National Insitute of Standards and Technology (NIST) scientists are taking their knowledge of mechanical tensile strength tests in metals and composites and applying it to medical research problems. Doctors long have known that babies born with congenital heart defects at higher altitudes have an increased risk of developing complications, such as pulmonary hypertension. Could there be some way to trick the arterial walls so that they wouldnt stiffen under increased blood pressure?
Working with the Childrens Hospital and University of Colorado Health Sciences Center in Denver, NIST researchers have used rat arteries--both normal and hypertensive--supplied by the university center and placed them in a mechanical stress tester. The tester holds a small disc-shaped sample of the arterial tissue that is slowly stretched by pumping a special liquid against the back of the disc. The pressure of the liquid causes a bubble to form on the front of the disc. The shape of the resulting bubble helps the researchers determine details about the tissues elasticity, strength, stiffness and other properties.
" Hypertensive tissue should be stiffer, so we will get less inflation with the same amount of pressure," says NIST researcher Elizabeth Drexler. "What we want to know is what it is in the artery that causes it to stiffen. Is it more collagen? Is it the smooth muscle cells? Perhaps we could give the muscle cell a signal not to produce more collagen." So far they have studied 20 rat arteries and plan to study 20 more, along with some calf arteries. A preliminary report that verifies their test method appears in the May/June issue of the NIST Journal of Research.
Fred McGehan | EurekAlert!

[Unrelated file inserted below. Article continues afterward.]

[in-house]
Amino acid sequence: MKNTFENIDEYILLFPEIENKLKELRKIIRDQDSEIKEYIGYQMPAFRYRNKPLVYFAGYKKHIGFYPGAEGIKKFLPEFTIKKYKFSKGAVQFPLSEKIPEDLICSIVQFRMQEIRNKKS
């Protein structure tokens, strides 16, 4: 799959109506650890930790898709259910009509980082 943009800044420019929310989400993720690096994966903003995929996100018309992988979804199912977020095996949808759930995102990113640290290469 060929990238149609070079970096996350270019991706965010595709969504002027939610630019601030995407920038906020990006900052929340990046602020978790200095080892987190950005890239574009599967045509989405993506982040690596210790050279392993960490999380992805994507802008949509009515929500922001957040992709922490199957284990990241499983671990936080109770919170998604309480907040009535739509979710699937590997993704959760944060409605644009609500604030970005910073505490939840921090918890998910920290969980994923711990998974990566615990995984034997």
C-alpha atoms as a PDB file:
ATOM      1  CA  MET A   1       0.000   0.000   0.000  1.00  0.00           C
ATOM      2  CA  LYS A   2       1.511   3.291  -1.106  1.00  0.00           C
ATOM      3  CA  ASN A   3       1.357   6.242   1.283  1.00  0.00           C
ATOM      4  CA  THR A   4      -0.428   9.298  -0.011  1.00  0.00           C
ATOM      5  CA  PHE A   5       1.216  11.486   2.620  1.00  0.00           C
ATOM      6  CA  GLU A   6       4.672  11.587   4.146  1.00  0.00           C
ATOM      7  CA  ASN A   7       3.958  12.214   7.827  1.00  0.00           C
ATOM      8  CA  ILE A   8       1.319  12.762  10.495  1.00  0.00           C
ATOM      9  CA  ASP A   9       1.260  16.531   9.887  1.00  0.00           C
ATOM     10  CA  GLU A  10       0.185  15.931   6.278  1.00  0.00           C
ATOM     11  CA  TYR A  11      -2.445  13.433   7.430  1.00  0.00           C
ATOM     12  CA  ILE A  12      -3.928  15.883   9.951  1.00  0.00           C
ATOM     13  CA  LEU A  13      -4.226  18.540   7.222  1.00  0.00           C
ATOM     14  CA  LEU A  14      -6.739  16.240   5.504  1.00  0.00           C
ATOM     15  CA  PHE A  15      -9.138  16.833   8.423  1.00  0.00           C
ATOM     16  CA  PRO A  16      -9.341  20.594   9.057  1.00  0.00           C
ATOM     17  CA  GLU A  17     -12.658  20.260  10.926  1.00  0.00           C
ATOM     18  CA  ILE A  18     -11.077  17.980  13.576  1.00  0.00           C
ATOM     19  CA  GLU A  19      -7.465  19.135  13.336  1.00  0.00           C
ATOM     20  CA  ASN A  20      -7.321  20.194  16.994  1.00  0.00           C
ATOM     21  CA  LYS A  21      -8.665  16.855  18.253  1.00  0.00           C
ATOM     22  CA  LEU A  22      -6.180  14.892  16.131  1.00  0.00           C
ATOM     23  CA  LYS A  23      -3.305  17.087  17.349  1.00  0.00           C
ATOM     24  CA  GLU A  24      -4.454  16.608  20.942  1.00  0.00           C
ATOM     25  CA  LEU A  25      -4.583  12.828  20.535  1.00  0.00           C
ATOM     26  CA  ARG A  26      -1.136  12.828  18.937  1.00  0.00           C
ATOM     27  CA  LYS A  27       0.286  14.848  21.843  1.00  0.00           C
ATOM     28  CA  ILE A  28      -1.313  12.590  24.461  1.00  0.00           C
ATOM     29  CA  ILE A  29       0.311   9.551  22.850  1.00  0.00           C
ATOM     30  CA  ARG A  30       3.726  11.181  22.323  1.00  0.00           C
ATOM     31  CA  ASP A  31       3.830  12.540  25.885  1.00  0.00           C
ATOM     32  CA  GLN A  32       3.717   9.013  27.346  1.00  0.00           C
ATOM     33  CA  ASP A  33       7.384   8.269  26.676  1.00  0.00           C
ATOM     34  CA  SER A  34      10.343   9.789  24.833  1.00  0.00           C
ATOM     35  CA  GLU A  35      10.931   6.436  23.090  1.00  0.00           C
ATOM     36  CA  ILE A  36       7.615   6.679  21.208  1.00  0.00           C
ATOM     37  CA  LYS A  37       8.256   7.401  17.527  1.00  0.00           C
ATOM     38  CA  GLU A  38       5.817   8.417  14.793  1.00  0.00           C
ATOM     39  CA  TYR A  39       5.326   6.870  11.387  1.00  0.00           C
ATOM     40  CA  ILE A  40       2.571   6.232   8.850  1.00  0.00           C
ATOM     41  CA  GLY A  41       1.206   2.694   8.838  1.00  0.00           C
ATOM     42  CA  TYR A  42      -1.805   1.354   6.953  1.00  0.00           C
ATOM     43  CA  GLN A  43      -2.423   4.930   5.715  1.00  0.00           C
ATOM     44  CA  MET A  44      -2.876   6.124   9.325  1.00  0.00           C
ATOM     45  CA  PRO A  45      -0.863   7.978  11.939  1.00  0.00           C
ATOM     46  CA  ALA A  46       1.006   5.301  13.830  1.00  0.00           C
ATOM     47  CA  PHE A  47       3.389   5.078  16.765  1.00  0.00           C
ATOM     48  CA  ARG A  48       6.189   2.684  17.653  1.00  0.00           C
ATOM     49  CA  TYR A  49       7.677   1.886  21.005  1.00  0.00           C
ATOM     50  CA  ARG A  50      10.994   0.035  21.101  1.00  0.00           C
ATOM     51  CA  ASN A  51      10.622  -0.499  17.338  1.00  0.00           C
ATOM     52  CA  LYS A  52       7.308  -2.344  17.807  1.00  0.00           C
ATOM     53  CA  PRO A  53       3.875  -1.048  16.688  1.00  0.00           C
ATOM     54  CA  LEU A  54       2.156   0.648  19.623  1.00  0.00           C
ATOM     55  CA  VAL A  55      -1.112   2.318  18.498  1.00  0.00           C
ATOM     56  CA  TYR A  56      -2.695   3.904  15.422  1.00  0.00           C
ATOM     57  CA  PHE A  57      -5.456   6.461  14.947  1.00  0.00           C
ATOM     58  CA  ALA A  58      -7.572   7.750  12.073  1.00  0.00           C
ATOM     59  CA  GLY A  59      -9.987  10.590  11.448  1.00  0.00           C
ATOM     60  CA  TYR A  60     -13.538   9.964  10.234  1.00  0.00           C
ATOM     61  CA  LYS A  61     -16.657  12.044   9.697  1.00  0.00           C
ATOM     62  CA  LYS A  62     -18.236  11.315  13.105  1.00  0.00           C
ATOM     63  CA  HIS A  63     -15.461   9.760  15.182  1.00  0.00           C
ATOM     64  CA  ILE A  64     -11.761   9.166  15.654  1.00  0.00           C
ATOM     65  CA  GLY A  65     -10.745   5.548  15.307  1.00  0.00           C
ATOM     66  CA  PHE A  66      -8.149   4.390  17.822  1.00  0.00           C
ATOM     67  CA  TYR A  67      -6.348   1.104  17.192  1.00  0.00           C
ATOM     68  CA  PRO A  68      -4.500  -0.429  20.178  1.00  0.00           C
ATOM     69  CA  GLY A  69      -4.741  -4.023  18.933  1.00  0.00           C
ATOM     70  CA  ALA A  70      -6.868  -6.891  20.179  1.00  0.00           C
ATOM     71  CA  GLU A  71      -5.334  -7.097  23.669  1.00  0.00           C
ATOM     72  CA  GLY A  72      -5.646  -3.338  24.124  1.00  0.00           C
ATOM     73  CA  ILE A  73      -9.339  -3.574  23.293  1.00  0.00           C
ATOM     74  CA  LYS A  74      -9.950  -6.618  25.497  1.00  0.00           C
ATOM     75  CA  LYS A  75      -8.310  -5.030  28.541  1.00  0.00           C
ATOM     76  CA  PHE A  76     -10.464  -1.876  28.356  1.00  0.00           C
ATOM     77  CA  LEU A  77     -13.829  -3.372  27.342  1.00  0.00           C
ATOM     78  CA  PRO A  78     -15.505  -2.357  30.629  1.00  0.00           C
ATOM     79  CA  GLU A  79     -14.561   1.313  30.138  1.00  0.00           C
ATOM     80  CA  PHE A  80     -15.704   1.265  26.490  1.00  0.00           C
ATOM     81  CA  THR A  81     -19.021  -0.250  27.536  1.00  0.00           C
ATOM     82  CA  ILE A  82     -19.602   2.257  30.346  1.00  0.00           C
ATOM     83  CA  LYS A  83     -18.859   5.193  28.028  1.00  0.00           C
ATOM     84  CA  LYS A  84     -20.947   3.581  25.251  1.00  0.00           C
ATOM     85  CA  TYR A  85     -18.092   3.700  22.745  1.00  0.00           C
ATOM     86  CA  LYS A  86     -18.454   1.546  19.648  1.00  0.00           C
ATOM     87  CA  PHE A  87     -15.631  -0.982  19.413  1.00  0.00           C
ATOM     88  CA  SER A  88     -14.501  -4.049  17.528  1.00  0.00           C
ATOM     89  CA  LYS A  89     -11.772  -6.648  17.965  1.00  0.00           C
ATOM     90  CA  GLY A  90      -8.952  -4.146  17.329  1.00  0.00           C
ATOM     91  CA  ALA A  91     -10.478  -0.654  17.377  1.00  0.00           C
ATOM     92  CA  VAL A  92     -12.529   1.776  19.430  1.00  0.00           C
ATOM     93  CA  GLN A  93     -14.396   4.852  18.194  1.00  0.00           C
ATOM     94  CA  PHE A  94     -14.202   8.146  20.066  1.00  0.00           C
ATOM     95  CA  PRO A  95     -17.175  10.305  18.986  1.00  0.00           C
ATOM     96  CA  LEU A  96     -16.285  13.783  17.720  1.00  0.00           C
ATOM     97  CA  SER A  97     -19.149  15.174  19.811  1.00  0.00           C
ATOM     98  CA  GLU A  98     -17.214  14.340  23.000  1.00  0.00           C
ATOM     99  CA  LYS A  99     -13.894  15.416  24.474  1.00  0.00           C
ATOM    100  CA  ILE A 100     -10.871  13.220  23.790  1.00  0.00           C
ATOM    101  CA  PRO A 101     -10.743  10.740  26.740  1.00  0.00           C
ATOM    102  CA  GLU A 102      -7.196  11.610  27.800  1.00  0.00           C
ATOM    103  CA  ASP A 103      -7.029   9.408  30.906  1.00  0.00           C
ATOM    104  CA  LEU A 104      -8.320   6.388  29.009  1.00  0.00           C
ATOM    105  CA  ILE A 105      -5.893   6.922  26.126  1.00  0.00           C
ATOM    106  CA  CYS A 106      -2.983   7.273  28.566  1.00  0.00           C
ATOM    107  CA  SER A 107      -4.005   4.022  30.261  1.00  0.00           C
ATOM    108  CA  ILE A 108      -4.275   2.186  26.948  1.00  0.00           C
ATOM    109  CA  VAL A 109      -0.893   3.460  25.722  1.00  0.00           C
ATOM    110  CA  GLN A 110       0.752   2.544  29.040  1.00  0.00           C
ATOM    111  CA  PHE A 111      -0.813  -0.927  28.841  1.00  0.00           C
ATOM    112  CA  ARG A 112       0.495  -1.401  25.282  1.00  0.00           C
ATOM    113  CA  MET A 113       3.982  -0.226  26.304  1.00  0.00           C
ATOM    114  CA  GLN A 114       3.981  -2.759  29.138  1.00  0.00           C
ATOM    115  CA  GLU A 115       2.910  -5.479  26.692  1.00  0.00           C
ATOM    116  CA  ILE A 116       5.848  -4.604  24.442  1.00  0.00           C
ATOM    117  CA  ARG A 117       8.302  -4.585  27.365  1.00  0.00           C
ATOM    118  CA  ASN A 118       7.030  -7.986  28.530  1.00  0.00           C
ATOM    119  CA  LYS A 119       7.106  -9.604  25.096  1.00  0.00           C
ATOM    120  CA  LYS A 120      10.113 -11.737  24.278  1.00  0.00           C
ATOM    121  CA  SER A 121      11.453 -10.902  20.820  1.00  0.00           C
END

A fresh twist in chiral topology
22.06.2020 | Max-Planck-Institut für Chemische Physik fester Stoffe
Unlocking PNA's superpowers for self-assembling nanostructures
12.06.2020 | College of Engineering, Carnegie Mellon University
Solar cells based on perovskite compounds could soon make electricity generation from sunlight even more efficient and cheaper. The laboratory efficiency of these perovskite solar cells already exceeds that of the well-known silicon solar cells. An international team led by Stefan Weber from the Max Planck Institute for Polymer Research (MPI-P) in Mainz has found microscopic structures in perovskite crystals that can guide the charge transport in the solar cell. Clever alignment of these "electron highways" could make perovskite solar cells even more powerful.
Solar cells convert sunlight into electricity. During this process, the electrons of the material inside the cell absorb the energy of the light....
Empa researchers have succeeded in applying aerogels to microelectronics: Aerogels based on cellulose nanofibers can effectively shield electromagnetic radiation over a wide frequency range – and they are unrivalled in terms of weight.
Electric motors and electronic devices generate electromagnetic fields that sometimes have to be shielded in order not to affect neighboring electronic...
A promising operating mode for the plasma of a future power plant has been developed at the ASDEX Upgrade fusion device at Max Planck Institute for Plasma...
Live event – July 1, 2020 - 11:00 to 11:45 (CET)
"Automation in Aerospace Industry @ Fraunhofer IFAM"
The Fraunhofer Institute for Manufacturing Technology and Advanced Materials IFAM l Stade is presenting its forward-looking R&D portfolio for the first time at...
With an X-ray experiment at the European Synchrotron ESRF in Grenoble (France), Empa researchers were able to demonstrate how well their real-time acoustic monitoring of laser weld seams works. With almost 90 percent reliability, they detected the formation of unwanted pores that impair the quality of weld seams. Thanks to a special evaluation method based on artificial intelligence (AI), the detection process is completed in just 70 milliseconds.
Laser welding is a process suitable for joining metals and thermoplastics. It has become particularly well established in highly automated production, for...
02.07.2020 | Event News
19.05.2020 | Event News
07.04.2020 | Event News
03.07.2020 | Life Sciences
03.07.2020 | Studies and Analyses
03.07.2020 | Power and Electrical Engineering